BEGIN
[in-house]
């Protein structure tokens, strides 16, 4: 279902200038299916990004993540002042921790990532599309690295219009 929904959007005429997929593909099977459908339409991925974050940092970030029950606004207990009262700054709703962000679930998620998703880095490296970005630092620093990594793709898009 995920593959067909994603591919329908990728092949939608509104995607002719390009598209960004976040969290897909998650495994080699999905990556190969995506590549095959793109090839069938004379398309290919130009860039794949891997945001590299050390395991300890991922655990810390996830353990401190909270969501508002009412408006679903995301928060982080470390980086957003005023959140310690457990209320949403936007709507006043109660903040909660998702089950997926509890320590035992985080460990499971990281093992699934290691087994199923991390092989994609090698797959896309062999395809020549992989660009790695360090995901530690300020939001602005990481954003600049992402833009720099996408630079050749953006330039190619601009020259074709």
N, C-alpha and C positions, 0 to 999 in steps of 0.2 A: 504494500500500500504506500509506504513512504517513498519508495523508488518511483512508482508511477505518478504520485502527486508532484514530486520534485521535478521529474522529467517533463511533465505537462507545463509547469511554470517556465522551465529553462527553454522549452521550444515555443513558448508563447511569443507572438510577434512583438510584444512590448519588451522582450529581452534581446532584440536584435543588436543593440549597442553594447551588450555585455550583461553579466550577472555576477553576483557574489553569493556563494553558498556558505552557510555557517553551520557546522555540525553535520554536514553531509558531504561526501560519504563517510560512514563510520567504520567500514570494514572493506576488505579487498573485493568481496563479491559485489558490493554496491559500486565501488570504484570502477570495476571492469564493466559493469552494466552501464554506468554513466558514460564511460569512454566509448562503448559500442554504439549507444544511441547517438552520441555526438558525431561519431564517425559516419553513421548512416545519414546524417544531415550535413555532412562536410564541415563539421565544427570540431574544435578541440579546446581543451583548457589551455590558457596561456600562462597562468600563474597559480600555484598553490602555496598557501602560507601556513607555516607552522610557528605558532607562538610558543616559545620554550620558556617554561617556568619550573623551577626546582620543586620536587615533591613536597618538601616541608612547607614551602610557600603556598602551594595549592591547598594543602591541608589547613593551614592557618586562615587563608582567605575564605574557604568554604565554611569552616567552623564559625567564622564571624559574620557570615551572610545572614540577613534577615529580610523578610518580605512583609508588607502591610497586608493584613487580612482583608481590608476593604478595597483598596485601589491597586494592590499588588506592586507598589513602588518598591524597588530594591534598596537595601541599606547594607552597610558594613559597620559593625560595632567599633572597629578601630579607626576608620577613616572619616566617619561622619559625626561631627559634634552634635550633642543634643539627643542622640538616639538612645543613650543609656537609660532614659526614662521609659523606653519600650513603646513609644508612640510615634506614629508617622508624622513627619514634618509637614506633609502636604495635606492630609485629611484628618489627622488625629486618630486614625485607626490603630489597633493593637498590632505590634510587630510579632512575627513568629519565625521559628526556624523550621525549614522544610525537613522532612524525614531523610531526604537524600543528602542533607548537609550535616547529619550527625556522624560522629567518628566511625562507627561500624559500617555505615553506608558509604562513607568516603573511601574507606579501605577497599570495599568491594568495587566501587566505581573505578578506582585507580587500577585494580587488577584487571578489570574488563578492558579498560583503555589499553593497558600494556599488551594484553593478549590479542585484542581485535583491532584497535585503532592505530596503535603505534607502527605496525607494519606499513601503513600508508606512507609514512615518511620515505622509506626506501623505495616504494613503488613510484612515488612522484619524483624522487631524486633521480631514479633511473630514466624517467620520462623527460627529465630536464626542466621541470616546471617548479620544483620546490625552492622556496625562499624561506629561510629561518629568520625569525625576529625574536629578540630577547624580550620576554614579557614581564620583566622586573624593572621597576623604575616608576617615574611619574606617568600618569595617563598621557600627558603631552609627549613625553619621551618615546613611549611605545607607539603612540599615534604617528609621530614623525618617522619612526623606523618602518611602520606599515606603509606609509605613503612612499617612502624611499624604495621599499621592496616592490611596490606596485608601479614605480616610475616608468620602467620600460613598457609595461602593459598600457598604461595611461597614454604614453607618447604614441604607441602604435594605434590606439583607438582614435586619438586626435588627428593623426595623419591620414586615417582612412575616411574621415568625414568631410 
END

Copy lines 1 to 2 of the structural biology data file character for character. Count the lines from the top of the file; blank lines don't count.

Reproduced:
[in-house]
């Protein structure tokens, strides 16, 4: 279902200038299916990004993540002042921790990532599309690295219009 929904959007005429997929593909099977459908339409991925974050940092970030029950606004207990009262700054709703962000679930998620998703880095490296970005630092620093990594793709898009 995920593959067909994603591919329908990728092949939608509104995607002719390009598209960004976040969290897909998650495994080699999905990556190969995506590549095959793109090839069938004379398309290919130009860039794949891997945001590299050390395991300890991922655990810390996830353990401190909270969501508002009412408006679903995301928060982080470390980086957003005023959140310690457990209320949403936007709507006043109660903040909660998702089950997926509890320590035992985080460990499971990281093992699934290691087994199923991390092989994609090698797959896309062999395809020549992989660009790695360090995901530690300020939001602005990481954003600049992402833009720099996408630079050749953006330039190619601009020259074709």